The guys worked on the pipeline all day yesterday, and finished just before the sun started to set. They were home before dark, physically and mentally exhausted, but quite pleased with themselves since the water should be on by tonight, and they know they played a part in fixing it for the whole community. The guys who actually work for the Water Authority are going to bleed the pipe and check all the fittings today, but since they were doing some of this as they went along for the past couple of days, they don’t anticipate any problems. I’m still not going to do my laundry until I know we can get water from the pipe, but it looks good. Tom’s DeWalt saw became known as “el gringo saw” but the guys all enjoyed using it, and Selwyn had to make sure they all took turns. They still let Tom do the sawing for the thick metal pipes since he has the most practice, but Tom and Selwyn said most of the guys were getting good at it. Tom must have explained to them that the saw was part of a set, because he’s probably going to go walk the pipeline over the weekend with Julio, the crew chief, and his DeWalt battery drill so they can install breather tubes. Tom said if I’m good, he might let me tag along so I can see where they were working.
These falls run about 600 feet down the mountain. The reservoir that feeds the pipe that runs down the mountain is at the top in the trees.
The feeder tube is in the concrete casing to the left of the picture. The pipes sticking out the front of the cement retaining wall are used to adjust the water level in the reservoir.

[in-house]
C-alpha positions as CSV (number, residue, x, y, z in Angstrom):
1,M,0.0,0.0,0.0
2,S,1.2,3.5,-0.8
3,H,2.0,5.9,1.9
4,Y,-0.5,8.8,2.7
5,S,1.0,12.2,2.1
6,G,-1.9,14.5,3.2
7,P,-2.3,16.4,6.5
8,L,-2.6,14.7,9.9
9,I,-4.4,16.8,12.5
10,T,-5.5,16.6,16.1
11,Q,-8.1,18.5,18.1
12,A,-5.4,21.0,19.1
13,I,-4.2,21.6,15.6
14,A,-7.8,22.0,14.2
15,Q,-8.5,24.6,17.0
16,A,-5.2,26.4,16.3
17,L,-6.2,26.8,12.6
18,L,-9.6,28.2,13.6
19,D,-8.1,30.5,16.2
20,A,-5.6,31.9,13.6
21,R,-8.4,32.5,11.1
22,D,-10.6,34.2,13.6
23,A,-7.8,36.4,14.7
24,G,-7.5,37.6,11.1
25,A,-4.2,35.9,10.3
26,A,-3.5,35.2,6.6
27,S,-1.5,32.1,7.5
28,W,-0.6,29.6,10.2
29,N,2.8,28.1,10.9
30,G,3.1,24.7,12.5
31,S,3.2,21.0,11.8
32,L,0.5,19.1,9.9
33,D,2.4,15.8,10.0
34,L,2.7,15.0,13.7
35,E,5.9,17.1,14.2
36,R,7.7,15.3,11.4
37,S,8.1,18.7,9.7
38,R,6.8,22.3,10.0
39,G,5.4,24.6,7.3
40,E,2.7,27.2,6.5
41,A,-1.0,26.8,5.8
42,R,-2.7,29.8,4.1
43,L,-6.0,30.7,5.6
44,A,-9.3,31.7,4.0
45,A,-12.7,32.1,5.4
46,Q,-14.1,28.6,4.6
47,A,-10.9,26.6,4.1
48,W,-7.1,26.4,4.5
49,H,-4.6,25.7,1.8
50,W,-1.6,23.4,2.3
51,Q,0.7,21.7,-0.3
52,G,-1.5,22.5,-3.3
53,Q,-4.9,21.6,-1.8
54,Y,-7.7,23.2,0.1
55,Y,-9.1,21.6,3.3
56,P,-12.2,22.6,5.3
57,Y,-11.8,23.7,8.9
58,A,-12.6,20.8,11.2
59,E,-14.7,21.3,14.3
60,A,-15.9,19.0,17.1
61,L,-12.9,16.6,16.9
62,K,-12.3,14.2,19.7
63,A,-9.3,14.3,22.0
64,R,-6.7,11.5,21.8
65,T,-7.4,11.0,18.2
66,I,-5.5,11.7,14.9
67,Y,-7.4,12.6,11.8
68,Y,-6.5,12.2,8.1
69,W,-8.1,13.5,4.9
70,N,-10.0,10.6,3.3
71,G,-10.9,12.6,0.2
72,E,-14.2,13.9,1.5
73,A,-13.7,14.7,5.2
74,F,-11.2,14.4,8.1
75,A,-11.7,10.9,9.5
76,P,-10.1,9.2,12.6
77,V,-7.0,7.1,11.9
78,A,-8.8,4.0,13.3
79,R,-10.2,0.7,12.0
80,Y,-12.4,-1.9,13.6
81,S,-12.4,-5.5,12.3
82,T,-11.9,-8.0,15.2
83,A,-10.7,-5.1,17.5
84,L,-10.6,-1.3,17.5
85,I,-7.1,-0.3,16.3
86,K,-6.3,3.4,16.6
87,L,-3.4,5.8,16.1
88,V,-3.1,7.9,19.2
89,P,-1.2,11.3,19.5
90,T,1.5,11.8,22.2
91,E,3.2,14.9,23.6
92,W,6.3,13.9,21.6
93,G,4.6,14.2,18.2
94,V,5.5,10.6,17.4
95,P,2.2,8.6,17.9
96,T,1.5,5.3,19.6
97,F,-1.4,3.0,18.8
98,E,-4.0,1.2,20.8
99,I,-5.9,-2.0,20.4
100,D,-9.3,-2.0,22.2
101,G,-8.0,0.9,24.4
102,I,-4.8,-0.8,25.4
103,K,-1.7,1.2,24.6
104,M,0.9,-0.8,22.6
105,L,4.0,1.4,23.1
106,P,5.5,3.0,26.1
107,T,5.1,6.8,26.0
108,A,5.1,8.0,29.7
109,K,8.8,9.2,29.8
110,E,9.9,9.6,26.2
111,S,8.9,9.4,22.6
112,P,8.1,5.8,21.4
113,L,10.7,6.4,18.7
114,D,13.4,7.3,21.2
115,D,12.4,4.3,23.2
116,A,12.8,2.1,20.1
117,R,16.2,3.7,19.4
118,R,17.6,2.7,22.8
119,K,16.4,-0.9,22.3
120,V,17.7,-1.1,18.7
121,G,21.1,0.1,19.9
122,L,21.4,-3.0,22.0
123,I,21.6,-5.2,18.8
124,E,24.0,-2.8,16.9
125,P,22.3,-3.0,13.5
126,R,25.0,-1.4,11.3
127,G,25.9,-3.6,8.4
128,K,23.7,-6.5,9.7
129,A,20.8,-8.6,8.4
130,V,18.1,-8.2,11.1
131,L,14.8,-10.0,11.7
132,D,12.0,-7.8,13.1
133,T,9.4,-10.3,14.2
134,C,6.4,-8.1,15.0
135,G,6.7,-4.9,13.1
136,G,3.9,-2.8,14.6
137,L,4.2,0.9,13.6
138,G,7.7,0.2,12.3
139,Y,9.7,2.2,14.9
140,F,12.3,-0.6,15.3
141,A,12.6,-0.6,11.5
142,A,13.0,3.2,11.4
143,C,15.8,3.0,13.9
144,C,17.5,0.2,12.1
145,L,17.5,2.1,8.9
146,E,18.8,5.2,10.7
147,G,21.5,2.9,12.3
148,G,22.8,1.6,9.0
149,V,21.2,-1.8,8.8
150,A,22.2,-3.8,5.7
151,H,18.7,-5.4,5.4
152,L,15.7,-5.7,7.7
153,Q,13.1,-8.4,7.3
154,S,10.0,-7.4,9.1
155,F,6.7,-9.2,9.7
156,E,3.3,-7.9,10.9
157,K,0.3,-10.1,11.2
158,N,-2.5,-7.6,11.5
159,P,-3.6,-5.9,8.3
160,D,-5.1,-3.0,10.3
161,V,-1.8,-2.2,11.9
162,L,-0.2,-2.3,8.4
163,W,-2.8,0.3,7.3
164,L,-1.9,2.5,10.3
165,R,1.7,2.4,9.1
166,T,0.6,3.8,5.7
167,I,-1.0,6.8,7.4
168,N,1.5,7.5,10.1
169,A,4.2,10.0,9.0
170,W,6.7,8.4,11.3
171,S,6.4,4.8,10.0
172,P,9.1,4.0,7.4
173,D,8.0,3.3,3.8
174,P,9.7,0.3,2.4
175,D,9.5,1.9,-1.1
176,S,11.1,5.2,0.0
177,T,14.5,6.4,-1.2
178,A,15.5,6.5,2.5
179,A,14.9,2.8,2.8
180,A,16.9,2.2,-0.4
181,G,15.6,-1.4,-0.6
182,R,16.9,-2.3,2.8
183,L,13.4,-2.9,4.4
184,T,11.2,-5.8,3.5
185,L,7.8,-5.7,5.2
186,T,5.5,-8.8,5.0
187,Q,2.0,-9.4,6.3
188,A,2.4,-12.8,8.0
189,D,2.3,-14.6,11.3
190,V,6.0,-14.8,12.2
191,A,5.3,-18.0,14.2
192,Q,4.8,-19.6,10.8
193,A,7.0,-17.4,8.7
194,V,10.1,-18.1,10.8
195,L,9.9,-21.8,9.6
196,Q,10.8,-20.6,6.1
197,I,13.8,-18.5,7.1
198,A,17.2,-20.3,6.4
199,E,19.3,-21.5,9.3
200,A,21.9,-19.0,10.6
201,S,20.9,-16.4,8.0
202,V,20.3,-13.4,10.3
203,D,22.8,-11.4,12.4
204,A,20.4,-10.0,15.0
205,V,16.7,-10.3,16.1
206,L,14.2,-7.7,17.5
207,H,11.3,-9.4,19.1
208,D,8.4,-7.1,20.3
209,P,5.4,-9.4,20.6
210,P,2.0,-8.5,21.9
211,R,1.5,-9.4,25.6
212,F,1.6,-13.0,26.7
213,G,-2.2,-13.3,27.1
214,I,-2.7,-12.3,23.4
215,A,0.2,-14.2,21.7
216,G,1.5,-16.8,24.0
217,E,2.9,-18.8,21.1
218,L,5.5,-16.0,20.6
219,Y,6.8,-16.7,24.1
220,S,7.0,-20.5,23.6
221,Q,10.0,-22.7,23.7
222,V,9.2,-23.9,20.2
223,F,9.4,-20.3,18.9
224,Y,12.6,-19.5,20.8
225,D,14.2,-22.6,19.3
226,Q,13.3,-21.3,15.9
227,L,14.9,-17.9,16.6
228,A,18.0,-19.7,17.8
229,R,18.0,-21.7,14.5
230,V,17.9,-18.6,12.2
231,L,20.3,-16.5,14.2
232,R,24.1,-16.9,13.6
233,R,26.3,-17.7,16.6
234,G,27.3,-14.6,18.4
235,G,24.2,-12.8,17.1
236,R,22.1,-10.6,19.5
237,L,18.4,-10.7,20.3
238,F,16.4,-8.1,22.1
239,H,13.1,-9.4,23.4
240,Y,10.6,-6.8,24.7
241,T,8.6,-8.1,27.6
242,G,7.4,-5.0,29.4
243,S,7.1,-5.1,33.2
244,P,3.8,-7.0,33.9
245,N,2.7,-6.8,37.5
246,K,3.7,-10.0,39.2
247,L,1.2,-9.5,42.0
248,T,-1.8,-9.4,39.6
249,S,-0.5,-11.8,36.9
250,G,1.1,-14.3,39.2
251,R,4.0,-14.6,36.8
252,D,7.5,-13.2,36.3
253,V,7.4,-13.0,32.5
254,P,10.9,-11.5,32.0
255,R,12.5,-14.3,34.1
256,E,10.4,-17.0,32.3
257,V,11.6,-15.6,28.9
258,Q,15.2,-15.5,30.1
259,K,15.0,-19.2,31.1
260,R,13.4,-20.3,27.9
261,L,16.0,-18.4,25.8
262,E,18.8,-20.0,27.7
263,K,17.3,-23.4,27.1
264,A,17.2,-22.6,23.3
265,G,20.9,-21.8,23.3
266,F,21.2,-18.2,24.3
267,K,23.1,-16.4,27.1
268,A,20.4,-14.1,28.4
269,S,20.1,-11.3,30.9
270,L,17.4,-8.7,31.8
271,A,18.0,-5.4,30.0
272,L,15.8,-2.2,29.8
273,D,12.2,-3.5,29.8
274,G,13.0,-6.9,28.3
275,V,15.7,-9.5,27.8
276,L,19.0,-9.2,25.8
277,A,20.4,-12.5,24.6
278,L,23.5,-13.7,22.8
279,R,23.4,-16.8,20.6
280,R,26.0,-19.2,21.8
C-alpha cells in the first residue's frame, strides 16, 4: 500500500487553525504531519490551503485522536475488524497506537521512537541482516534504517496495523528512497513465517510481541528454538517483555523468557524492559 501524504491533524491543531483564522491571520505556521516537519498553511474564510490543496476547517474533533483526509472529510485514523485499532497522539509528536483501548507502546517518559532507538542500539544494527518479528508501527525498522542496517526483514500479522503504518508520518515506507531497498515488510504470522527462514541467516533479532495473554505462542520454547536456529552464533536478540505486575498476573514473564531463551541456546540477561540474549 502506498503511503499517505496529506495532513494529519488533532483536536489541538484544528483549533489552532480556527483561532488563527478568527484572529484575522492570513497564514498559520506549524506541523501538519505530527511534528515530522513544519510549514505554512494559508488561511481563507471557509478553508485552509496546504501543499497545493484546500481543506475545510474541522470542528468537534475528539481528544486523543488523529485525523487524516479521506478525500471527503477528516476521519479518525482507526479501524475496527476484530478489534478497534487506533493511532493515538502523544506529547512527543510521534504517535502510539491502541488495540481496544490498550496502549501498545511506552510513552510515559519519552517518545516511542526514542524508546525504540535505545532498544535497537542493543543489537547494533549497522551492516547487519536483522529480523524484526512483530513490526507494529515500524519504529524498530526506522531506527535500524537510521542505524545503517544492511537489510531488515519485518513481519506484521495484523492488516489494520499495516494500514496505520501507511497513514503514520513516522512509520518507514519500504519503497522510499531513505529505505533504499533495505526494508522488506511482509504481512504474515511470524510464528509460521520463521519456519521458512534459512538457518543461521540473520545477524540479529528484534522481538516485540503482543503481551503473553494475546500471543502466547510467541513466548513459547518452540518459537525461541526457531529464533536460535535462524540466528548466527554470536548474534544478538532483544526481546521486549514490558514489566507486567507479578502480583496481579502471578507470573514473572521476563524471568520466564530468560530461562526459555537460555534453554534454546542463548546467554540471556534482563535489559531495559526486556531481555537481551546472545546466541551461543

You can see how steep this hill is by looking at the different levels of the men’s heads. They’re all standing, just a few feet apart on the trail. The vertical PVC pipe is filled with concrete and is used as a support for the galvanized pipe.
The pipe reinstalled heading down the hill, waiting to be hooked up to the feeder. The section of pipe after the one in this picture heads straight down the mountain about 800 feet so the water has enough pressure to make it up and over the mountain you can see in the background of this picture.
To make sure they’re getting more water pressure through the pipe, they would periodically open the valve and time how long it took to fill a five gallon bucket. Tom said it took less than 3 seconds.
It takes lots of hands to get the two ends of the pipes lined up to be reconnected.
Tom said there was only one guy strong enough to use the wrench to get the pipes hooked together so they wouldn’t leak, and even he didn’t always get it on the first try.
To soften the PVC pipe to bend it, they built a fire on the hillside. This fire worked, Tom said, but another one ended up splitting the pipe.
Tom had the honor of sawing the heavy metal pipe. He said the guys were very concerned that the cut was straight.
The pipe was heavy enough and the hill was steep enough that even a partial section of pipe required one guy pushing it up the hill while another pulled with a rope. If the pusher slipped, they didn’t want to lose the pipe down the hill, partially because it would be difficult to retrieve it, but also because it could hurt somebody on the way down. Julio, the crew chief, was very proud that they did the whole job without any injuries.
One of the sections of pipe they bent.
A long section of bent pipe curving away through the trees.
Job done, the men retraced what Tom and Selwyn figure is 2 ½ to 3 miles of pipe through the jungle and back to the reservoir at the top, carrying their tools and extra supplies.
Tom said it took a little bit of coaxing to get the tired men to carry out the pipe bending apparatus, which they called “the sponge.”
The whole crew back at the top of the mountain, job done. Doesn’t this remind you of some of those old CCC photos displayed at parks like Watkins Glen where the CCC did such an incredible job making the natural wonder accessible to everybody? The job these guys did on the water line was of the same caliber.